What intrigues me are the effects certain stories have; the ways they enable us to experience the world as the surprising gorgeous shifting fun house we’ve always suspected that it is. We know there’s more to this deal than meets the eye, so we try to look slantwise and catch the world doing its secret dance.
So why start naming genres at all? Well, we writers do like to name things. We also like to define and describe. But if you’re the type of reader who doesn’t care what fancy categories post-postmodern writers and critics are forever coming up with and going on about, you should click away from this post immediately and find a juicy story to immerse yourself in. I won’t mind.
The books I love most seem to get placed into many different genres or modes. Many are called simply literary fiction, which tells us almost nothing except that some critics and/or the academy have deemed it well-written and culturally worthwhile, or even less useful, that the publisher simply decided to market it as such. Other books might called fantasy, but that’s another marketing category that is so broad as to be almost meaningless by itself, and often evokes hobbits, elves, swords and Authurian legends.
Not that there’s anything wrong with high fantasy (I enjoy reading that, too, from time to time), but The Metaphysical Circus is dedicated to stories with characters and settings that exist in the borderlands between the real and surreal, which explore the existential questions encountered by those who venture into such liminal spaces.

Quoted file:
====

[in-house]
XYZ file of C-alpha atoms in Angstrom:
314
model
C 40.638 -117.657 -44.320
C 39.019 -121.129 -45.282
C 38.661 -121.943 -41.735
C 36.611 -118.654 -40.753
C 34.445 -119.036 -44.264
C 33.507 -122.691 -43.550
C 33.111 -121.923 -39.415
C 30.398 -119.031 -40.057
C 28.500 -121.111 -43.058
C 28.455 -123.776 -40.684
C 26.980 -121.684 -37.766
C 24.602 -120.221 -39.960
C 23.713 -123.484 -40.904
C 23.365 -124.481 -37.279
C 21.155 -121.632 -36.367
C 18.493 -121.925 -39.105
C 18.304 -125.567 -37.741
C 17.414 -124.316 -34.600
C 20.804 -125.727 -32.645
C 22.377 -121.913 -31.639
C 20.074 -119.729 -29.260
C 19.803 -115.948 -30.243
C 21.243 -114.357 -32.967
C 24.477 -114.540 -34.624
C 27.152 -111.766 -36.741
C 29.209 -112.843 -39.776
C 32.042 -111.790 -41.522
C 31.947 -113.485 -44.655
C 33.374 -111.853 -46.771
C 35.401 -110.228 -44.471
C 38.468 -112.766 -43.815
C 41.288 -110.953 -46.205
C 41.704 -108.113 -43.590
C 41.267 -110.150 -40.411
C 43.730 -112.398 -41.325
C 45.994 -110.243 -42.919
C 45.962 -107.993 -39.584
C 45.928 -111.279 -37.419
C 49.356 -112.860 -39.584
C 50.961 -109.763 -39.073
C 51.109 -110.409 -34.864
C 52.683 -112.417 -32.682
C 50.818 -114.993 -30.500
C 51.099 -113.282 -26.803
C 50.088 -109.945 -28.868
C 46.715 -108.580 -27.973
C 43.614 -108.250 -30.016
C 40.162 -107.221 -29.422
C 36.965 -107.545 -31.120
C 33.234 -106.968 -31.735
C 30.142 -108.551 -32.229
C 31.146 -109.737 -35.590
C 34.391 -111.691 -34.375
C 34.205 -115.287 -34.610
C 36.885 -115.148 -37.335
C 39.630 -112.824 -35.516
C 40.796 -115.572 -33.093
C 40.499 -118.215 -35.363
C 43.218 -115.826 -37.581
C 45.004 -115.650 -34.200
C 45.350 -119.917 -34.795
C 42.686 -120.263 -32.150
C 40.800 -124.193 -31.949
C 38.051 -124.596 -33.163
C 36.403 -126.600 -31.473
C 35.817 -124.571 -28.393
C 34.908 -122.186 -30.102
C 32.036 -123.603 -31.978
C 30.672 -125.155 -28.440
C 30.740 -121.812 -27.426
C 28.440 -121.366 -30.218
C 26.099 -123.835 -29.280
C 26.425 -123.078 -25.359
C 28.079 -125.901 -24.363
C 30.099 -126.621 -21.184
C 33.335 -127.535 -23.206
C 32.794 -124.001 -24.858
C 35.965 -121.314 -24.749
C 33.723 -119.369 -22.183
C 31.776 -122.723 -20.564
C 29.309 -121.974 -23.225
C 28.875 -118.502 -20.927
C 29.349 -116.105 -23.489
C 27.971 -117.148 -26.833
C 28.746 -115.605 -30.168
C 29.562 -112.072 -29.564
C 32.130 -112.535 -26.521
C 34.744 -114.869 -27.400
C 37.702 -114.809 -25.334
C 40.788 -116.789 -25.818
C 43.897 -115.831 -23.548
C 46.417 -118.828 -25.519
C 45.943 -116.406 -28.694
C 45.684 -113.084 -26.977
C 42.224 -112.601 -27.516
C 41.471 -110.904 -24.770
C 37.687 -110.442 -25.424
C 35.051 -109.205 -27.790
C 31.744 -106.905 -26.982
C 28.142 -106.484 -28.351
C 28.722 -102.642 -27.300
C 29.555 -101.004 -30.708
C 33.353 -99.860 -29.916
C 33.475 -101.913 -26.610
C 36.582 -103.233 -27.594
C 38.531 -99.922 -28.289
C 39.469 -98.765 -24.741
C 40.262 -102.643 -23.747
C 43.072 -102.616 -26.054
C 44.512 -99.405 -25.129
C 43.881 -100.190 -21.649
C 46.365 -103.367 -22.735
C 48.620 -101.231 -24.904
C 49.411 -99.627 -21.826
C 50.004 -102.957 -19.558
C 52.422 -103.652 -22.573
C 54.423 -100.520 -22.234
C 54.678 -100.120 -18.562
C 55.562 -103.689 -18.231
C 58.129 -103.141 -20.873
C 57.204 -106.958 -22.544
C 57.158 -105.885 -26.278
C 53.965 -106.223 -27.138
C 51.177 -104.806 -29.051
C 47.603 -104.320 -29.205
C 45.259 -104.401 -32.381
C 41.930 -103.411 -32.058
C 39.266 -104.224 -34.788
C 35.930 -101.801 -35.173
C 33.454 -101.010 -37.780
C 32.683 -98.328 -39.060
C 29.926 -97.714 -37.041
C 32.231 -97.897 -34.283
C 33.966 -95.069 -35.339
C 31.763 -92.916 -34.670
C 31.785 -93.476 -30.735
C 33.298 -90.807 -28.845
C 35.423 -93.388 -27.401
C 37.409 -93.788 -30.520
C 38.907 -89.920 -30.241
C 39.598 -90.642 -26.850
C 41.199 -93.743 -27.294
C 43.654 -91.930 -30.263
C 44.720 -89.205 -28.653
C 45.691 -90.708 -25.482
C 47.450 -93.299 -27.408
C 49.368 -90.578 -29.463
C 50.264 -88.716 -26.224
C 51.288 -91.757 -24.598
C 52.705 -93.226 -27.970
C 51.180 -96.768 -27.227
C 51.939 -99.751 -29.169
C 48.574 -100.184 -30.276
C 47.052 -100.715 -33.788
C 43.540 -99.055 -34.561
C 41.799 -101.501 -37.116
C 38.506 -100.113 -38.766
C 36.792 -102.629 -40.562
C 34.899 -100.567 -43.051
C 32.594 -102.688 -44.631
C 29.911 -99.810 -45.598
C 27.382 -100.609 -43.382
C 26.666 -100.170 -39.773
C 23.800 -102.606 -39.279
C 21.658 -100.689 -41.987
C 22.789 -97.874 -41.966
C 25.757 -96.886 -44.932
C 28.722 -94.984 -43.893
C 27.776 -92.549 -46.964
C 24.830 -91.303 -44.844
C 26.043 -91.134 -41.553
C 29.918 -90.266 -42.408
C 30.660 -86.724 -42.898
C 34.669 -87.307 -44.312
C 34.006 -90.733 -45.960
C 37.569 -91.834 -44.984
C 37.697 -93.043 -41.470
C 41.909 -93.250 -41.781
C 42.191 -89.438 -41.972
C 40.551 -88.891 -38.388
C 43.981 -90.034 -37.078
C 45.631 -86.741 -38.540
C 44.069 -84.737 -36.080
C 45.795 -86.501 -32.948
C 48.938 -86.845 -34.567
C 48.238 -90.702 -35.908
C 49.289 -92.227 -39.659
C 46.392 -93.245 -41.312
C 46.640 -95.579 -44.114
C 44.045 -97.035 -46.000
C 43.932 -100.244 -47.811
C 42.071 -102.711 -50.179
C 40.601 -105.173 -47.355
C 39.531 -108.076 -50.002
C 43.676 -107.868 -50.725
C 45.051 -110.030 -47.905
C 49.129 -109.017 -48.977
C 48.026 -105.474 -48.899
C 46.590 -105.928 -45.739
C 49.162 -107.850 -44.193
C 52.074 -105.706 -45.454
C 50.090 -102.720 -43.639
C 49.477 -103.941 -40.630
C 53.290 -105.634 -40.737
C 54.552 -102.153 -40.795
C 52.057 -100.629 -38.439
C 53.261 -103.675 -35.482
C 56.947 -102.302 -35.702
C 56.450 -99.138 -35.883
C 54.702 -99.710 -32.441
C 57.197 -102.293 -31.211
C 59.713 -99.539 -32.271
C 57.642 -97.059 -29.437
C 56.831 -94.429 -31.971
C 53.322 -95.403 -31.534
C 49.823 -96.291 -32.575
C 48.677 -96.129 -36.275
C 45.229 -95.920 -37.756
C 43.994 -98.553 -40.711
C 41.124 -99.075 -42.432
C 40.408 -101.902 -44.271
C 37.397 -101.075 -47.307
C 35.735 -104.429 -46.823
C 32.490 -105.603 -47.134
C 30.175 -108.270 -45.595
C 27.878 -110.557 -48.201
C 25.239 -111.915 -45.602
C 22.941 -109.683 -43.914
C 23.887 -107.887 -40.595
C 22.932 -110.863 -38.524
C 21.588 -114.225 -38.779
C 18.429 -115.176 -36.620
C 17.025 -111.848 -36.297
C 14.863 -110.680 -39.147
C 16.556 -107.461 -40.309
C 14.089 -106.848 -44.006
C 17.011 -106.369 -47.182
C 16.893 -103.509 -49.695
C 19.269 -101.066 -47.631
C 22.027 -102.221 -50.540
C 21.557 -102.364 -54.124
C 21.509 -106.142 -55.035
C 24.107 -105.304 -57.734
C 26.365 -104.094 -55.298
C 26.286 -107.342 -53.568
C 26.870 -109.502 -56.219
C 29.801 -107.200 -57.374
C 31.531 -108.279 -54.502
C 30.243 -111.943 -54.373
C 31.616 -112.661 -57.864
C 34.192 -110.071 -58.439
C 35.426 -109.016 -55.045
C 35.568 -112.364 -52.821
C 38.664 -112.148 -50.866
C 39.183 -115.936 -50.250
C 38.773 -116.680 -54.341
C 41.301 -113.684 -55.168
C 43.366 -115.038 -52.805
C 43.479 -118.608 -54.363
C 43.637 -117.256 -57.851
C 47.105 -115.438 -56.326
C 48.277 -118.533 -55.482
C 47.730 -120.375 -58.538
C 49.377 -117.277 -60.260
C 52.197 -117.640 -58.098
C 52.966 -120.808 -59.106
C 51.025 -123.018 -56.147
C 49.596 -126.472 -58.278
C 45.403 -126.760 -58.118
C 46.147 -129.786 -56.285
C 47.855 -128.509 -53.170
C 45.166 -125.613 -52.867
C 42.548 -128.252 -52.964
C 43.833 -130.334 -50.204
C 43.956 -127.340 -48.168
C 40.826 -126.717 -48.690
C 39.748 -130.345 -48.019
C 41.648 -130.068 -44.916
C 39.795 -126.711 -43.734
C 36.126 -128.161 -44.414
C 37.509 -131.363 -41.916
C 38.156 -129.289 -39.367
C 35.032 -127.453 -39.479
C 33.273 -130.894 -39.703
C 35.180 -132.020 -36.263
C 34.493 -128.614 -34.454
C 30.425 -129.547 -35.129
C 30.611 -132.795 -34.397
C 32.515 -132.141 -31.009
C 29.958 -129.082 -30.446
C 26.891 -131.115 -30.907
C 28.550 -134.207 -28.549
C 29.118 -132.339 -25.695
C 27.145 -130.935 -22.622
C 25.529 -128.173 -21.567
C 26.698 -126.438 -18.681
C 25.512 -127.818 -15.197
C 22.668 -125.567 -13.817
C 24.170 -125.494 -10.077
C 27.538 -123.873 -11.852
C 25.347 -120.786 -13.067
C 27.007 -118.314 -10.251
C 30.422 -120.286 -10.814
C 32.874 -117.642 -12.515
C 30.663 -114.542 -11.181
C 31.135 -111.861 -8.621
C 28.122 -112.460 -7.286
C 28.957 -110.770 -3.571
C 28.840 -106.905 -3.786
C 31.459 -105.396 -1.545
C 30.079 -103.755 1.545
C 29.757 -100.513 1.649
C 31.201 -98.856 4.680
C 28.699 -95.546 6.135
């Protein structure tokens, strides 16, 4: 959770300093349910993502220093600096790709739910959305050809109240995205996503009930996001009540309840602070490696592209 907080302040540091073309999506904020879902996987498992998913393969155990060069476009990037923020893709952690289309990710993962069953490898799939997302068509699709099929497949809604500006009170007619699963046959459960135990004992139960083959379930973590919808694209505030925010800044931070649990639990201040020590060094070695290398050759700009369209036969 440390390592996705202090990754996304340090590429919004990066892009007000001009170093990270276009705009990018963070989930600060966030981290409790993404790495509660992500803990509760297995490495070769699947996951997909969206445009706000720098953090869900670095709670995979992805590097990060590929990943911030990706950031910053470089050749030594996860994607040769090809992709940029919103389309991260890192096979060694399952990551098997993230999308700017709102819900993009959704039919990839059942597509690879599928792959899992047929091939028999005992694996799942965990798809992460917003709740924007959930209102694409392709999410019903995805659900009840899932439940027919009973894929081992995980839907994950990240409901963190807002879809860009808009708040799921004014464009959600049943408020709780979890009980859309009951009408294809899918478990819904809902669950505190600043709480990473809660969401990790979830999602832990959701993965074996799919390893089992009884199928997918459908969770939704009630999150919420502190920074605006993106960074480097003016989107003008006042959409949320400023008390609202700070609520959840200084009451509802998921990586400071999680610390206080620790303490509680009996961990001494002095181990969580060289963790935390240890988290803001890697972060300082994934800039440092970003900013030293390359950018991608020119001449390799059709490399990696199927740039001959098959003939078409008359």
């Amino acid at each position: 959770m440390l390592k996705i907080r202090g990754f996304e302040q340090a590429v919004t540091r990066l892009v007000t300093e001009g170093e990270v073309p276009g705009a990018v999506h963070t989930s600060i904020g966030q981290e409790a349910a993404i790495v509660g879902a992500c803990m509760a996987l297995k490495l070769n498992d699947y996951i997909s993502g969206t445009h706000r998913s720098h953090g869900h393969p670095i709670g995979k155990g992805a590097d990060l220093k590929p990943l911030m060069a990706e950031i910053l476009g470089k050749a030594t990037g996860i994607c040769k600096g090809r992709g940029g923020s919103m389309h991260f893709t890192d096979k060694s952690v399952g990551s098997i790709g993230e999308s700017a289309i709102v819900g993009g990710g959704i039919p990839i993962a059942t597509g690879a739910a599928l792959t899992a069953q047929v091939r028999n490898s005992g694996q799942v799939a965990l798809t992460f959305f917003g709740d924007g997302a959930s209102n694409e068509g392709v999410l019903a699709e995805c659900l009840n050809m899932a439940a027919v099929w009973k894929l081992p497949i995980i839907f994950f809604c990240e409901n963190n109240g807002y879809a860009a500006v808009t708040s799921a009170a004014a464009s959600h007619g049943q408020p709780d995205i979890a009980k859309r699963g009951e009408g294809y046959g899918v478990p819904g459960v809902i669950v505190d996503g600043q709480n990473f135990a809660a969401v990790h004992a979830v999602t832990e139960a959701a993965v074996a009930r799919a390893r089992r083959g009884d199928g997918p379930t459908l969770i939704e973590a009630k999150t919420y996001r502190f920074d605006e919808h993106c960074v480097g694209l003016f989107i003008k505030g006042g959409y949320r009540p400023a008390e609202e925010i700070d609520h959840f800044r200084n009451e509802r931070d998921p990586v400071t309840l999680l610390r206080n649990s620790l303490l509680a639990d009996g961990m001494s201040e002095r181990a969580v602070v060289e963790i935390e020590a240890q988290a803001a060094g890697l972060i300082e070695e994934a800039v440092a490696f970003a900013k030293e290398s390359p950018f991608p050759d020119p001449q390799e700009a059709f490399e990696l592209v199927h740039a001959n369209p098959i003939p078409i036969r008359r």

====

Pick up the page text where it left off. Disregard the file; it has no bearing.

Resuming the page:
Magical realism or the fantastic are two of the most likely labels for this kind of story. Others include: interstitial, fabulist, mythic, slipstream, fairy tale redaction or retelling, and (soft) science fiction (especially those that take place in the near-future, an alternate reality, multiple realities or alternate histories), metaphysical, and post-modern.
I will also recommend some works of non-fiction, the type that explores the fringes of human knowledge through metaphysics, spirituality, and cutting-edge science. This is because, for some of us, the fantastic is not merely a clever literary device, it is central to our ways of exploring, seeing and being in the world.
As we learn, our brains form new synapses, new pathways, so I don’t believe it is a stretch to say that the books, stories and ideas that you embrace can literally rewire your brain, if you let them. The books recommended here are the ones I and other reviews found the most entertaining, beautiful, profound and useful. Books that opened a door where before there was only blank wall.